The National Children's Bureau and Council for Disabled Children have launched a website which enables children and young people to know their rights when making decisions about their healthcare - Get Your Rights. Young people, parents, health professionals and other experts were involved in co-creating the website. This resource was created to improve children and young people’s experiences and outcomes from NHS services by promoting their knowledge and understanding of NHS Constitution Rights.
Work initially began with building an evidence base. NCB carried out research sessions across the country, and focused on groups who face additional challenges when accessing NHS services, including children and young people with learning disabilities, those with mental health issues and children and young people with experience of local authority care. The detailed findings were set out in two reports.
The Get Your Rights website includes sections on rights when Using the NHS, Being Treated Well, Making Decisions, Your Local Area and Wellbeing and Adulthood. Each section uses a variety of media including leaflets, checklists and video. The website also contains a complaints section, giving advice to children and young people on what steps and actions to take if they are unhappy about their care from the NHS. There is then information around other organisations who can help if a child or young person is worried about their care or wants help to make a complaint.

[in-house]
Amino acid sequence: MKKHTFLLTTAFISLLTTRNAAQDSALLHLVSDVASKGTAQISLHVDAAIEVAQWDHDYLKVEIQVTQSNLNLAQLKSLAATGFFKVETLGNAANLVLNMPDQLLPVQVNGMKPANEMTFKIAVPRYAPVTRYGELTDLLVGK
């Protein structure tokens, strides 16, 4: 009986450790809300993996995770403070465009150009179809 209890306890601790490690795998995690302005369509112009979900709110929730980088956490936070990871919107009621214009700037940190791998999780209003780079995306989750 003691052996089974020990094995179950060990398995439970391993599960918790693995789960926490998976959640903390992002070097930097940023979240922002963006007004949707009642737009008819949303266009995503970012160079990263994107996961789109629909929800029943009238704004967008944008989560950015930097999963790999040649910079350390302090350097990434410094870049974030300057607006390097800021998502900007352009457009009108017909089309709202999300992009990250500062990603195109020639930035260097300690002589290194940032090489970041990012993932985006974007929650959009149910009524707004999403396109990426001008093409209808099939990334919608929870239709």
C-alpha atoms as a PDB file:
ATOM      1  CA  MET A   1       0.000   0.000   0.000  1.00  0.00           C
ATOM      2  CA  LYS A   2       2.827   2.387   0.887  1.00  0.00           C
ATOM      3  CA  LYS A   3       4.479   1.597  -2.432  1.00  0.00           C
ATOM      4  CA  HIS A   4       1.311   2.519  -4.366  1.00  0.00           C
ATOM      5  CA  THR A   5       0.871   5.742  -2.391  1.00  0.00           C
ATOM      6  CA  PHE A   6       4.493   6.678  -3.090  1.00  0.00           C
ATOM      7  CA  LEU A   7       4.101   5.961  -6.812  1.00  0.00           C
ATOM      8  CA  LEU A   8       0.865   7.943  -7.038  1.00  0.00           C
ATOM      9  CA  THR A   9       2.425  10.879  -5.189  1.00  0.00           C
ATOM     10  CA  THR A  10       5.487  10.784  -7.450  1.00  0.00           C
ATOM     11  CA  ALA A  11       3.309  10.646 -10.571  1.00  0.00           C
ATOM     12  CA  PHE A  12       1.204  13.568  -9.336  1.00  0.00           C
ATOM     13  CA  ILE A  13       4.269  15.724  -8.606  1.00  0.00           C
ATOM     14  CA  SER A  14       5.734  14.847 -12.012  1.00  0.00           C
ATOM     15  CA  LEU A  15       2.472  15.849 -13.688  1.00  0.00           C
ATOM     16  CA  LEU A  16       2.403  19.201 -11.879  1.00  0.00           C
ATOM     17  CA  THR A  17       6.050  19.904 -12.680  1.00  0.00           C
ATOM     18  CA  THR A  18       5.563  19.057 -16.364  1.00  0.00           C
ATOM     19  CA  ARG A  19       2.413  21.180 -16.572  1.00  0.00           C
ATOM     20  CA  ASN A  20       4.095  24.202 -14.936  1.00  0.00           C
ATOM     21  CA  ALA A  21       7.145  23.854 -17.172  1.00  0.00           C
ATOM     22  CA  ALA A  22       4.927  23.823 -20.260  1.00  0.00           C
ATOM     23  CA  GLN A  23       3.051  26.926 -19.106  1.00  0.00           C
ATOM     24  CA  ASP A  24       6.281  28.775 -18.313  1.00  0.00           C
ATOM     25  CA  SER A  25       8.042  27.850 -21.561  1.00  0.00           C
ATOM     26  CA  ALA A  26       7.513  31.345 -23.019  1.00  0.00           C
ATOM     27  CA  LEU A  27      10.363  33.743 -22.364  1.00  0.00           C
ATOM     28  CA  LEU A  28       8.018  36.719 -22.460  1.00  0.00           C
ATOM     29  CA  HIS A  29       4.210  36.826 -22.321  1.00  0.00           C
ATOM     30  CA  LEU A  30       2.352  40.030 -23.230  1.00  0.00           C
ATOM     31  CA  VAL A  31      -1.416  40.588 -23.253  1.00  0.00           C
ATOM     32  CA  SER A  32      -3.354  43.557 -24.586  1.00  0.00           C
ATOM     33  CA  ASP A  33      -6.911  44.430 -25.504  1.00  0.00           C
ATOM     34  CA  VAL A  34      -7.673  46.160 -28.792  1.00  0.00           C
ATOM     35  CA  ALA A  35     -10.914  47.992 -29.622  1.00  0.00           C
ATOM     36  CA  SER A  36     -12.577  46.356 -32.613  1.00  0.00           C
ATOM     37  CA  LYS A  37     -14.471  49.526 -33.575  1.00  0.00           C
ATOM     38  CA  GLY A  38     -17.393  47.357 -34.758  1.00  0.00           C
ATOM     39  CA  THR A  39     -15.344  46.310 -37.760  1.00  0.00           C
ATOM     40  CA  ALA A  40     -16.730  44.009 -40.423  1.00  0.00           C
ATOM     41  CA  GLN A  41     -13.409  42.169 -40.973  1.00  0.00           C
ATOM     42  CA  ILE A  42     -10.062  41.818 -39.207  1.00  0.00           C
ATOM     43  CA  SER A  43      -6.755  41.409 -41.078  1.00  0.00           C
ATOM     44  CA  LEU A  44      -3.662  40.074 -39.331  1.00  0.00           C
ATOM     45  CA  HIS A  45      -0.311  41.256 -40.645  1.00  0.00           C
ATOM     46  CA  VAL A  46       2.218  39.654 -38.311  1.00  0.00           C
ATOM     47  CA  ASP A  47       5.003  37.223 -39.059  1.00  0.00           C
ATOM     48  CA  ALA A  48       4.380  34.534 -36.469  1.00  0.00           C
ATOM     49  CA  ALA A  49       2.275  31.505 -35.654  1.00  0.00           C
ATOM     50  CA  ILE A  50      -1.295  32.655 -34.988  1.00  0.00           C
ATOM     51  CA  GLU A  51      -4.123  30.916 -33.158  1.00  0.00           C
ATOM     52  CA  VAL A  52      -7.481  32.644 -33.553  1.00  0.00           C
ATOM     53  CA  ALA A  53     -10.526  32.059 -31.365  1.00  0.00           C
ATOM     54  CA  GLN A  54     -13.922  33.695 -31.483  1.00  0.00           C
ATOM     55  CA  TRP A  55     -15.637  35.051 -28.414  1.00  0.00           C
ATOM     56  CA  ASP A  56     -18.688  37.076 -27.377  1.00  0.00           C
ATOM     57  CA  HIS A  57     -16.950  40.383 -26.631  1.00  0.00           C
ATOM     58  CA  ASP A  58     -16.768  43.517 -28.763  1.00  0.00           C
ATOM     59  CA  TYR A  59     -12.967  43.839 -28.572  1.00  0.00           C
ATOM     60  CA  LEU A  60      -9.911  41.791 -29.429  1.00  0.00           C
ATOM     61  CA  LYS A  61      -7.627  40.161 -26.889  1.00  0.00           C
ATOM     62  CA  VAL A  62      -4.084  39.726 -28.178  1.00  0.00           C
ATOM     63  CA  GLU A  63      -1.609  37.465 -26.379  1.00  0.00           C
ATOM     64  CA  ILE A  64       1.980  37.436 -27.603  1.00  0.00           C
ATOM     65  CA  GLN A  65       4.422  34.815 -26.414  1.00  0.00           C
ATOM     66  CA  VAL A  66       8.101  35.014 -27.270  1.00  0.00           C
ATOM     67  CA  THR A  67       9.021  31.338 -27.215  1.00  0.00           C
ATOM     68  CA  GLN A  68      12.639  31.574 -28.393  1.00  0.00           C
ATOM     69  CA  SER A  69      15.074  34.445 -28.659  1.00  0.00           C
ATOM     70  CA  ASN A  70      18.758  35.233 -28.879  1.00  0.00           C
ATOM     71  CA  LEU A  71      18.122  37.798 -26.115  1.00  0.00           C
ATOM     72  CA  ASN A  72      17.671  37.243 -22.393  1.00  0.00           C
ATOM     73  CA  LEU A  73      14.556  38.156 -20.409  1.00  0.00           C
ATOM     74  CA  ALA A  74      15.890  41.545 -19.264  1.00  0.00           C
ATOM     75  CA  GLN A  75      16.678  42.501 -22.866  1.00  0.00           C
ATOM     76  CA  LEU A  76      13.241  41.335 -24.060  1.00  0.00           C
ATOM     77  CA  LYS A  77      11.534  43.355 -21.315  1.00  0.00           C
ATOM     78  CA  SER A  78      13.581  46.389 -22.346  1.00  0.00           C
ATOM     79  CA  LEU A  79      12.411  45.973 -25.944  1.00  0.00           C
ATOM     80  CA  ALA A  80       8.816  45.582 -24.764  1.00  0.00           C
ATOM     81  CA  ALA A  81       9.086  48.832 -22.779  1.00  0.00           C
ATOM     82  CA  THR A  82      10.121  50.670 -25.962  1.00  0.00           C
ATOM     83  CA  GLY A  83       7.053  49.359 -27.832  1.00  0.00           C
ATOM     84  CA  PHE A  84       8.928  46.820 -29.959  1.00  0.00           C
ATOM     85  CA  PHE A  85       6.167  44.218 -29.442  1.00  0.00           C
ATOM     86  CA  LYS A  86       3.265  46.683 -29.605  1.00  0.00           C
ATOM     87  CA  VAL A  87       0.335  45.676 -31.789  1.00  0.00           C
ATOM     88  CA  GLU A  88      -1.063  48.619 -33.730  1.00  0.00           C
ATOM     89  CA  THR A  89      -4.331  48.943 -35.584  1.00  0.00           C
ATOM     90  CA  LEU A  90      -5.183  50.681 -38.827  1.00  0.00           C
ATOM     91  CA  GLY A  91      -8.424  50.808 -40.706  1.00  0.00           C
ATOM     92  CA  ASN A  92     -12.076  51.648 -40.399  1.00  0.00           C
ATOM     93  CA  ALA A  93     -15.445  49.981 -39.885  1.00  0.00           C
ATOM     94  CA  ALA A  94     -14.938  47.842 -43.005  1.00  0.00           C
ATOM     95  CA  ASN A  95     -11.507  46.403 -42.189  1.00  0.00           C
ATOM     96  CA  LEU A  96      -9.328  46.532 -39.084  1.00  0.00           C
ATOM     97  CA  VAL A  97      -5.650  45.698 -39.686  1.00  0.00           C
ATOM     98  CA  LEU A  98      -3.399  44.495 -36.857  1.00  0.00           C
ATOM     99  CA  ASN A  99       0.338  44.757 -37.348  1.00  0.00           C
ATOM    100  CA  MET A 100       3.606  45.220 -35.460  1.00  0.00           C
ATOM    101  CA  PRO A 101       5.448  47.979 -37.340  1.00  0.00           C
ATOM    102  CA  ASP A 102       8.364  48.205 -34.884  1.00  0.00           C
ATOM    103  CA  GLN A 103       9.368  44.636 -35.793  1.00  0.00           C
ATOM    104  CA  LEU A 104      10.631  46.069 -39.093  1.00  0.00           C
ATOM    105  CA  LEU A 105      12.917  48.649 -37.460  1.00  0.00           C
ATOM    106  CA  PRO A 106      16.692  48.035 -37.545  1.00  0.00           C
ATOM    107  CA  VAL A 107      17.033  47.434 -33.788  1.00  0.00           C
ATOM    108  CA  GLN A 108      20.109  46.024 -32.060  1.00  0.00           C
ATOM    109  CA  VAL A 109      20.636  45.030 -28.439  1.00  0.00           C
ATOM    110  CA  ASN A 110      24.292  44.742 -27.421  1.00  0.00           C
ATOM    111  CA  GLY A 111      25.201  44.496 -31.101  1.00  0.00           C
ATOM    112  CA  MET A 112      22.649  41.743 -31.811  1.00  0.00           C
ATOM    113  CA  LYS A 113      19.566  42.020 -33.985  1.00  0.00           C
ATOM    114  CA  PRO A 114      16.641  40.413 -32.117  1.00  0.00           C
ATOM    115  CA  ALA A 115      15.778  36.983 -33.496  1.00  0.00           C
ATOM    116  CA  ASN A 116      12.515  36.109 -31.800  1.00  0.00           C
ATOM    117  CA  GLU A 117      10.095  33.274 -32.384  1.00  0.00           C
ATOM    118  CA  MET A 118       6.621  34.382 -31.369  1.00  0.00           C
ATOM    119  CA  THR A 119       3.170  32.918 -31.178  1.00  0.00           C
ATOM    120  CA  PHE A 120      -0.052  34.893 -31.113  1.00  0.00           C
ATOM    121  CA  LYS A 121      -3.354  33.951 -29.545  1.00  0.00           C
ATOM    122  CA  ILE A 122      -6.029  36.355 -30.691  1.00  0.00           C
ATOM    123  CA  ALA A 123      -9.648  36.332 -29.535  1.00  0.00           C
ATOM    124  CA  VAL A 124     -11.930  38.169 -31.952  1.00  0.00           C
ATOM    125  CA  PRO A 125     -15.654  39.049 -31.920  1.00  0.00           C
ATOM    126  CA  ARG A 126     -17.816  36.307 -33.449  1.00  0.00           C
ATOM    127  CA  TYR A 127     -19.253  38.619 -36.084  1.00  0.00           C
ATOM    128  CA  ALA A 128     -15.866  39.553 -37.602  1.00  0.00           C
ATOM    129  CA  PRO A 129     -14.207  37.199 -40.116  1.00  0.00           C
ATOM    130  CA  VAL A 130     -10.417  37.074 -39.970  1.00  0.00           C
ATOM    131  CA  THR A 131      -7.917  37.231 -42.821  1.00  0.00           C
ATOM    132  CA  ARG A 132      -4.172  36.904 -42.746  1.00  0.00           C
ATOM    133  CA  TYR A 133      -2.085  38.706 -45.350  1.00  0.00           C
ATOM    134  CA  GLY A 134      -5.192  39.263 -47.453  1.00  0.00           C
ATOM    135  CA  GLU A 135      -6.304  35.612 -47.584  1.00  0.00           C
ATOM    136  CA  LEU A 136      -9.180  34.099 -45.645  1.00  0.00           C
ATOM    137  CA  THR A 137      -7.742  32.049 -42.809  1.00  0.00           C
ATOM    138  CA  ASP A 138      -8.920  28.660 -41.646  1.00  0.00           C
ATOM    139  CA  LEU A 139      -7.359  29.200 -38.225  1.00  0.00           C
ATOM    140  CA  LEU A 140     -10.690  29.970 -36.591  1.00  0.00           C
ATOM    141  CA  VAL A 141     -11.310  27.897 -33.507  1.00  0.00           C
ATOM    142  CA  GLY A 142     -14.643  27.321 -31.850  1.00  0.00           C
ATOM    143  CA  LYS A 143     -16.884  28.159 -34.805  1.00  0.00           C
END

Get Your Rights has a Parent and Carer information section, giving advice for parents to support their child to understand their health and the healthcare system. There is also support for professionals to ensure children and young people have access to safe, effective NHS services, with links to toolkits, e-learning and guides to assist with this.
The feedback from children and young people from both the Get Your Rights website testing and the local resource piloting has shown an increased knowledge about their rights under the NHS Constitution. Children and young people reported that this increased knowledge of their rights empowers them to feel more confident about using NHS services and being involved in decisions about their health and care.